The restaurant has a gorgeous, and uber-romantic, outdoor terrace with liberal sprinkling of fairy lights. (Supplied)

I was lucky enough to try out a selection of chef’s recommendations on a cool evening recently — and no, this is not the customary British obsession with the weather, but an excuse to mention the gorgeous, and uber-romantic, outdoor terrace with its liberal sprinkling of fairy lights. I chose to sit inside because of the chill, but it will surely be warmer soon.

I was by the ceviche, knowing it to be one of Chef Susy’s signature dishes. But, instead, I went with the recommendation of Fishbone’s Poke Bowl — sushi-grade tuna with avocado, red onions, sesame seeds, coriander and black rice, with Asian dressing.

Chef Susy Massetti is a long-established star of the region’s culinary scene. (Supplied)

Firstly, it looks beautiful, with the black rice adding a visual twist. And that same black rice also contributes to the texture mix, slightly rougher and nuttier than its white counterpart. The abundant raw tuna is a fish lover’s dream, fresh and succulent. The flavor additions are a perfect mix, giving just the right piquancy without overpowering the tuna. If you’re not a fan of coriander, don’t feel shy about asking for it to be omitted, the kitchen is very happy to oblige — though you’ll be missing out slightly.

For my main course, I was delighted to discover a whole section of the menu devoted to truffles. In an ‘Every day’s a school day’ moment, Chef Susy informed me that, as well as working with top-quality imports, she’s also a big fan of local truffles. I never even knew such a thing existed. Apparently, in season, the desert sands of Saudi Arabia are abundant with both white and black truffles and they’re particularly plentiful after rainfall.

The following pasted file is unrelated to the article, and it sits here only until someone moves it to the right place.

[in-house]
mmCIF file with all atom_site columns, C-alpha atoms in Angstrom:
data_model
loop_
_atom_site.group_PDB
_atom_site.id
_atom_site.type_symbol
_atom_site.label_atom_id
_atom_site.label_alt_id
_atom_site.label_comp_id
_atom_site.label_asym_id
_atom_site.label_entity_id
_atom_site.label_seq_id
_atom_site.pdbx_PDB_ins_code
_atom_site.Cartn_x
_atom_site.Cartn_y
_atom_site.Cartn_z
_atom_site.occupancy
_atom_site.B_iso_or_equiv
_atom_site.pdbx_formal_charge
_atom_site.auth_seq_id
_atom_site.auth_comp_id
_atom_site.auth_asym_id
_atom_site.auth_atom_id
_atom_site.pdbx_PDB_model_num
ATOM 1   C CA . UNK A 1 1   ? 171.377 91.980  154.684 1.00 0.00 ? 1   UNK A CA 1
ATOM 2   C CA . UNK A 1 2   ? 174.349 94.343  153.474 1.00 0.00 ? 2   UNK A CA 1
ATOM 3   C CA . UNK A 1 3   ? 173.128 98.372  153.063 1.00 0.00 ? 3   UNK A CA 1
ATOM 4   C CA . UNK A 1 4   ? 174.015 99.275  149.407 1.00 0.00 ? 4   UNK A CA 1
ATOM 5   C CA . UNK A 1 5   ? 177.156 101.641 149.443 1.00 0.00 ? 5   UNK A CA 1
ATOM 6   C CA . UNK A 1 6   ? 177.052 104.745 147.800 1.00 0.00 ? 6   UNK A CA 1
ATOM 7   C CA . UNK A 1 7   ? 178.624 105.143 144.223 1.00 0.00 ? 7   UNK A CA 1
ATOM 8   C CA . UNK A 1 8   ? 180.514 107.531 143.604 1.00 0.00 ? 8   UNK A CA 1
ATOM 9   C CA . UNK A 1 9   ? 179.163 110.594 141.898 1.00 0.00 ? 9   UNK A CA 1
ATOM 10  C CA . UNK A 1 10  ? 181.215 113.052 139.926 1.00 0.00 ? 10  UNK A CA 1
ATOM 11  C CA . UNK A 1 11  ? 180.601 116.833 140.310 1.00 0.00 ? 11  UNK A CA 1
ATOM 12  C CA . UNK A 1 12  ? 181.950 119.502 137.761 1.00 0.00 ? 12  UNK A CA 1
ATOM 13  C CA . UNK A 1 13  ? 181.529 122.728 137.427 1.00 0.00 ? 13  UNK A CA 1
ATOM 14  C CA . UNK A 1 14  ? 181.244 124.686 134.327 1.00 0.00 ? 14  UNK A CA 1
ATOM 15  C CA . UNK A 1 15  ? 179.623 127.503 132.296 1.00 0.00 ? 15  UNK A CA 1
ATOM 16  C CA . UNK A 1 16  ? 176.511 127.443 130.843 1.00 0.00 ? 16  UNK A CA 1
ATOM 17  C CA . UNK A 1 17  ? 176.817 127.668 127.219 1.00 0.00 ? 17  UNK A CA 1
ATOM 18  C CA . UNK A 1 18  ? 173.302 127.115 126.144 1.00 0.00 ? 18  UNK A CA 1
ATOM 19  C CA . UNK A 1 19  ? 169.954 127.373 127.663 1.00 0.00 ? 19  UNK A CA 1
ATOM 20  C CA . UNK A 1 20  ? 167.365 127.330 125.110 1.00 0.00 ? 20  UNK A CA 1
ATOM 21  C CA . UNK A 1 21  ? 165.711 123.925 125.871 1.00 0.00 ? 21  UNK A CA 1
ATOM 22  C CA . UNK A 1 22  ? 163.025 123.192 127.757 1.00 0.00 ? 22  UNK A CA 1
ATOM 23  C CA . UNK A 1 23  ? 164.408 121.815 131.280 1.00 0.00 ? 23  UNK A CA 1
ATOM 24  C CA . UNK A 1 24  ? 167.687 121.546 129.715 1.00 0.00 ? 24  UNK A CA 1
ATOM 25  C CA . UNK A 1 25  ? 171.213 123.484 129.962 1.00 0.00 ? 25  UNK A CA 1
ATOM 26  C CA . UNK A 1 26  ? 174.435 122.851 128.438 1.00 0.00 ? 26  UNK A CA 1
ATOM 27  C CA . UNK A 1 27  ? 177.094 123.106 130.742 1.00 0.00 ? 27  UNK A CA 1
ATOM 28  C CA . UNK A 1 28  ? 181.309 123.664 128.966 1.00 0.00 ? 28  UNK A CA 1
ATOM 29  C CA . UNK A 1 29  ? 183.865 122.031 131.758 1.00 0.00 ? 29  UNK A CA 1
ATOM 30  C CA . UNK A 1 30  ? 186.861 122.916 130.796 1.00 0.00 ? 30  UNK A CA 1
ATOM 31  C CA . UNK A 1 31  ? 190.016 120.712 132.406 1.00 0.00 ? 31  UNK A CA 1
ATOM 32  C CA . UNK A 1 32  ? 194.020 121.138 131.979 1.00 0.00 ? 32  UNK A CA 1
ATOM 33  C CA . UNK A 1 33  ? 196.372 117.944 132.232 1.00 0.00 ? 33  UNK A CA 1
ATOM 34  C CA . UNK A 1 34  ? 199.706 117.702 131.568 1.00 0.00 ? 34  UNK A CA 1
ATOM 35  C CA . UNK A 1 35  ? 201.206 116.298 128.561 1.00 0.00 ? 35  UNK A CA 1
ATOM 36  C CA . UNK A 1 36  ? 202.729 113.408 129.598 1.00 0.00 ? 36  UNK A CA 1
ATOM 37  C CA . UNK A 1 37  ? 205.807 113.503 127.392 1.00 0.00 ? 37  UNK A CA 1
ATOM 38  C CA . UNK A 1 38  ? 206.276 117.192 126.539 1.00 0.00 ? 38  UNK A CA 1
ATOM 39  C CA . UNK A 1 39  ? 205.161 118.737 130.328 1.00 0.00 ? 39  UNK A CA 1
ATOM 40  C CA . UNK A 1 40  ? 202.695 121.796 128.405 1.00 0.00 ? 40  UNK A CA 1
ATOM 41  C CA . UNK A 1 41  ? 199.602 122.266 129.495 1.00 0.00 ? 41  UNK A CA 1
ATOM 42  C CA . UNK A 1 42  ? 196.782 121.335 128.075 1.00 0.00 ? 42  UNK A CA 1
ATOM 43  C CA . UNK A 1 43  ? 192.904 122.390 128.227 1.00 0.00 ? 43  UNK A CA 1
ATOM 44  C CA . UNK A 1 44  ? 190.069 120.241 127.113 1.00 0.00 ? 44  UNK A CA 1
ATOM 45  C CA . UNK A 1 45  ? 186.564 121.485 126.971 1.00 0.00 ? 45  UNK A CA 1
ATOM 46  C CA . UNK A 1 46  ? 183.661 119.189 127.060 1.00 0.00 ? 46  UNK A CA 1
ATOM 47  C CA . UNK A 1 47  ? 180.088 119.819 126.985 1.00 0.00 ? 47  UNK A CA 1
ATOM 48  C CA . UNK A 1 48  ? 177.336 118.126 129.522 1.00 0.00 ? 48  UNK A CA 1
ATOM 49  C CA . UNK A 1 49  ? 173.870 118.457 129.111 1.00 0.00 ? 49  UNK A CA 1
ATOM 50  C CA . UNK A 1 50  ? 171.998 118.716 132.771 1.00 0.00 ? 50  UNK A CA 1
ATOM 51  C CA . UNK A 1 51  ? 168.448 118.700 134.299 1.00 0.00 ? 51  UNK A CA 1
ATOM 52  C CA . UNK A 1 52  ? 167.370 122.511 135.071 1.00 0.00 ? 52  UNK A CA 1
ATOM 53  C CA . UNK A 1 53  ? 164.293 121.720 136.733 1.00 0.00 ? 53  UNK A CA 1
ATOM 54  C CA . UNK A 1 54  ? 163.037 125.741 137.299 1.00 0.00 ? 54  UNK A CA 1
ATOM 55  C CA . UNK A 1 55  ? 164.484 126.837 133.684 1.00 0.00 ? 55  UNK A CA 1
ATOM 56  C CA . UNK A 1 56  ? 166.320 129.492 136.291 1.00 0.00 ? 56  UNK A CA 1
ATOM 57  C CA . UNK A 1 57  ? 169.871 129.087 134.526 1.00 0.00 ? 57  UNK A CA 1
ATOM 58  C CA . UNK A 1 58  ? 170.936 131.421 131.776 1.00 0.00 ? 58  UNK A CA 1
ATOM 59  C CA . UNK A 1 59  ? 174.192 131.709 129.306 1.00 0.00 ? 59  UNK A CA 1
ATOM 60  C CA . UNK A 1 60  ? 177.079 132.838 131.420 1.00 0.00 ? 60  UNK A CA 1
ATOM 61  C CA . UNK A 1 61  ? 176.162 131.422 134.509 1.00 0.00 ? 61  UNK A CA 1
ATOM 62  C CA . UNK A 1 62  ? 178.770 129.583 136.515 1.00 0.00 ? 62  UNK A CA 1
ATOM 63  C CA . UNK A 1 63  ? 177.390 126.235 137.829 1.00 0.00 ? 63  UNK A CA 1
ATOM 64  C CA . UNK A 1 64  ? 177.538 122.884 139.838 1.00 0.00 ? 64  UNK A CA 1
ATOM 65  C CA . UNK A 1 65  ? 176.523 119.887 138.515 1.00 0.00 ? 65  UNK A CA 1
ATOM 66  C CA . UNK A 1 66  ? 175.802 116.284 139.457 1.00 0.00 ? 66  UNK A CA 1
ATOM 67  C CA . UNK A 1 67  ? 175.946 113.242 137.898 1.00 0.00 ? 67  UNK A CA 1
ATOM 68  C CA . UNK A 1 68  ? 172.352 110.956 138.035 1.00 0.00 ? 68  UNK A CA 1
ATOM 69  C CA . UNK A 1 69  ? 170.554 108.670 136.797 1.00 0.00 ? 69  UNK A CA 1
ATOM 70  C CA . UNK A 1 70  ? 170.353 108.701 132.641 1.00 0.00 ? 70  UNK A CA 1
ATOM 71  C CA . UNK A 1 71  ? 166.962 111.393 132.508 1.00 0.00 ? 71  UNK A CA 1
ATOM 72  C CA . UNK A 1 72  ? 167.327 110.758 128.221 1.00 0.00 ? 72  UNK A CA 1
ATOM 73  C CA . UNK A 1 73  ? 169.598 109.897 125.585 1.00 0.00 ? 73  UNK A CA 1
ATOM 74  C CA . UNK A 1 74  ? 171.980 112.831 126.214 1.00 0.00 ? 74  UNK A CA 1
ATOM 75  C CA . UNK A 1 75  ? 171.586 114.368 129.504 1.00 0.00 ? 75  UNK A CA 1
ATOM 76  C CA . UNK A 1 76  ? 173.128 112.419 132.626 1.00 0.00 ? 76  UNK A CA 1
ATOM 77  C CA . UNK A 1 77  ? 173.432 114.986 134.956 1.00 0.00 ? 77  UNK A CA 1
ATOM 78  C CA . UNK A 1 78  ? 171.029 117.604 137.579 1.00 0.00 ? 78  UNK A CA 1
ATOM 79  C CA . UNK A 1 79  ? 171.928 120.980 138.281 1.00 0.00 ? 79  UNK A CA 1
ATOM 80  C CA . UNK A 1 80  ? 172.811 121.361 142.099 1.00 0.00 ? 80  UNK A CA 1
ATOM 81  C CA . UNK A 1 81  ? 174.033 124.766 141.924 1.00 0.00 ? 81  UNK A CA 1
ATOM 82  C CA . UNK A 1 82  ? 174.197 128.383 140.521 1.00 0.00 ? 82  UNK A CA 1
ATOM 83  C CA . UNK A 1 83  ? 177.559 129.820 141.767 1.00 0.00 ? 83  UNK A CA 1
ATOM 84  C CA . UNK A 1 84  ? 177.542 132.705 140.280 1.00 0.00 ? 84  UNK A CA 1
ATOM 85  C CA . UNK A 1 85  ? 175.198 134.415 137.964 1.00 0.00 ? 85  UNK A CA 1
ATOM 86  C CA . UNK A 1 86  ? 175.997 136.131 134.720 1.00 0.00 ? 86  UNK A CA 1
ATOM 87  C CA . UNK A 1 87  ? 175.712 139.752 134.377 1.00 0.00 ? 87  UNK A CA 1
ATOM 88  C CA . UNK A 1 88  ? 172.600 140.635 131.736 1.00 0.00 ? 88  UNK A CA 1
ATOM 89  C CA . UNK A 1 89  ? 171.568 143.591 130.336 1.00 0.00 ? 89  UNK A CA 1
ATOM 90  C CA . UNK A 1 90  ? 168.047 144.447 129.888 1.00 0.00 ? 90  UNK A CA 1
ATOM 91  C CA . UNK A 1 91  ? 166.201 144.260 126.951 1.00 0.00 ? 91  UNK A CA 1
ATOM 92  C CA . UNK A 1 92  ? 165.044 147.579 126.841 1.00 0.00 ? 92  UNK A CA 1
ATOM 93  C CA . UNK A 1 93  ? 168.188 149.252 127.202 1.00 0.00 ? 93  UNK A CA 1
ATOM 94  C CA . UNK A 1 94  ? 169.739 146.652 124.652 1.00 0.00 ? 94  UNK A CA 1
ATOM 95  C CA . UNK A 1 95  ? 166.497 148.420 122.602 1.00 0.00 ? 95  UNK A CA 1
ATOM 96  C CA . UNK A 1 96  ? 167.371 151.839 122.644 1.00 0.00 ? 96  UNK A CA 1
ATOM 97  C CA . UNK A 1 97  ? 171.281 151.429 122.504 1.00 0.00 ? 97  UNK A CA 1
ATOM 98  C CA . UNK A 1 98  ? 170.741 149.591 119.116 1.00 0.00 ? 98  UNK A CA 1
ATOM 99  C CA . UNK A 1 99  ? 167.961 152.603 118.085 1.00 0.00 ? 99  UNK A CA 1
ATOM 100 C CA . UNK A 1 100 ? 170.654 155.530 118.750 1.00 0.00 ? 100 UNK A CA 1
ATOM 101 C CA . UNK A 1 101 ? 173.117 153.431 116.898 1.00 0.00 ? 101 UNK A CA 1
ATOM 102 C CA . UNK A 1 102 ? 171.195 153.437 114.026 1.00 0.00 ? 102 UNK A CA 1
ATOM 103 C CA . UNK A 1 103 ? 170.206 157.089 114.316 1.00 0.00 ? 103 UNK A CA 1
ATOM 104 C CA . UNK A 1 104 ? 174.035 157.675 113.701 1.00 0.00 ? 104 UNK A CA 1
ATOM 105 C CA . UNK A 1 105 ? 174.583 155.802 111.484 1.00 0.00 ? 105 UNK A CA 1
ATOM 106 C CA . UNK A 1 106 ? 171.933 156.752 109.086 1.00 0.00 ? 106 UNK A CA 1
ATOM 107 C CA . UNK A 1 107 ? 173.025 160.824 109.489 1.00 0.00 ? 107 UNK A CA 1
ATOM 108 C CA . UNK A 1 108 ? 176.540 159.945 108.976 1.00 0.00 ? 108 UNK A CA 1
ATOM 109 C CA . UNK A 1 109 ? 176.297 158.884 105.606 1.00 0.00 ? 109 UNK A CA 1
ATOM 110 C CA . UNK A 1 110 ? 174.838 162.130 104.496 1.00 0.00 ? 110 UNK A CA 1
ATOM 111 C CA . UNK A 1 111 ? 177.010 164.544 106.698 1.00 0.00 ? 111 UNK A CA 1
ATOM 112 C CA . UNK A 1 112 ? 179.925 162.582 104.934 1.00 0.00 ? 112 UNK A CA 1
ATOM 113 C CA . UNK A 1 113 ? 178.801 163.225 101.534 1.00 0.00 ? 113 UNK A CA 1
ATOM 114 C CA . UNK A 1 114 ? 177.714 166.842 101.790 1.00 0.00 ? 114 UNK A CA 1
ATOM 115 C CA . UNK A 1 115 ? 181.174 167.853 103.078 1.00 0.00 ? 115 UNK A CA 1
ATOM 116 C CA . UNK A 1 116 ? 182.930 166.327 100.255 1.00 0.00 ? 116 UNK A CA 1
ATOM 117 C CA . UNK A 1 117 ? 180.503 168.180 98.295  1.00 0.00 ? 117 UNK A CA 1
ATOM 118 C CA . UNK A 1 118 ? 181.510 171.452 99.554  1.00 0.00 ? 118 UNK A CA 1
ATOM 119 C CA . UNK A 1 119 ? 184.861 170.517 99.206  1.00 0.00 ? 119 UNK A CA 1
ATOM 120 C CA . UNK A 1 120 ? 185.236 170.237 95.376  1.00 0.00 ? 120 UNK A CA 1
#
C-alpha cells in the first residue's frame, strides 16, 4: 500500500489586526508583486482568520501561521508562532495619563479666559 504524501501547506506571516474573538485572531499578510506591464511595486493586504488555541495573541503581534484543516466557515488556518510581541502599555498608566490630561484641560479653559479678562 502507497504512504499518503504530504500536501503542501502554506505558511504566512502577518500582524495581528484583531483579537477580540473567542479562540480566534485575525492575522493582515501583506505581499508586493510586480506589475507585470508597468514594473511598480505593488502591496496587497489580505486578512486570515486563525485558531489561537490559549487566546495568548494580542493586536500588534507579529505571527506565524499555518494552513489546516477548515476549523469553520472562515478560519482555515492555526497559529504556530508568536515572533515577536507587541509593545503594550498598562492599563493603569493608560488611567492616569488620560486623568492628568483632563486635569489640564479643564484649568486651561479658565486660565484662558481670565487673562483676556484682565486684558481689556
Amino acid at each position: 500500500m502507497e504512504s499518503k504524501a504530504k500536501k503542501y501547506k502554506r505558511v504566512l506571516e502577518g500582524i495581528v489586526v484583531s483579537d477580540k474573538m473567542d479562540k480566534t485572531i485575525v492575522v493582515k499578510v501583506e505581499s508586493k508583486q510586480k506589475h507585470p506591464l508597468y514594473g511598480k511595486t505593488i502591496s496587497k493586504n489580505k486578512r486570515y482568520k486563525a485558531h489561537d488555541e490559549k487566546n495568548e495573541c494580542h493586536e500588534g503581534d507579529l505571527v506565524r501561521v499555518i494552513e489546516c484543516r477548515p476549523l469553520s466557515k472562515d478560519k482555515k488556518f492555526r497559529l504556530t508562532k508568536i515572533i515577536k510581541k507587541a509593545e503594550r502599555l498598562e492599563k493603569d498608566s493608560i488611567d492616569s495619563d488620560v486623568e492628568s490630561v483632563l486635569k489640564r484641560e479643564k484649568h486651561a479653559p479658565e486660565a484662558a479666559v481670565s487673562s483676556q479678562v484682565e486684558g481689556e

Fishbone is a gorgeous spot tucked away in the Novotel Al-Dana Resort in Bahrain. (Supplied) 

I chose white truffle risotto. In my view, it’s the ultimate comfort food, and I wasn’t disappointed. The Arborio rice was perfectly cooked — tender and creamy without a hint of stickiness. The generous portion of wafer-thin truffle slices, pungent, and with that unmistakable delicate taste, was the cherry on the cake, so to speak.

Purely in the interests of research, you understand, I went for a second main of Branzino Al Limone — seabass fillet with a classic lemon-and-caper sauce. Delicious! The flesh was that perfect consistency of fall-off-the-fork tender but still firm enough to retain its robust meaty texture and the accompanying sauce demonstrates the skill of the kitchen — the simplest dishes are often the hardest to get right.

In season, the desert sands of Saudi Arabia are abundant with both white and black truffles and they’re particularly plentiful after rainfall. (Supplied)

At this point, I have to confess that I should have taken the advice on the menu: “Life is short, leave space for the cake.” With choices including chocolate toffee pudding with mascarpone cream, strawberries with jaggery and balsamic syrup, and baked yoghurt with fresh berries, I would have been very much in my element. Sadly, I simply could not fit any more in — the price for having two main courses. However, I shall treat my omission as an excuse to return, not that one is needed.

And if you’re in Saudi Arabia, you don’t need to wait for your next trip across the causeway to sample Chef Susy’s culinary creations, as you’ll also find her at the recently launched Eat’sy on the corniche in Alkhobar. I feel a road trip coming on.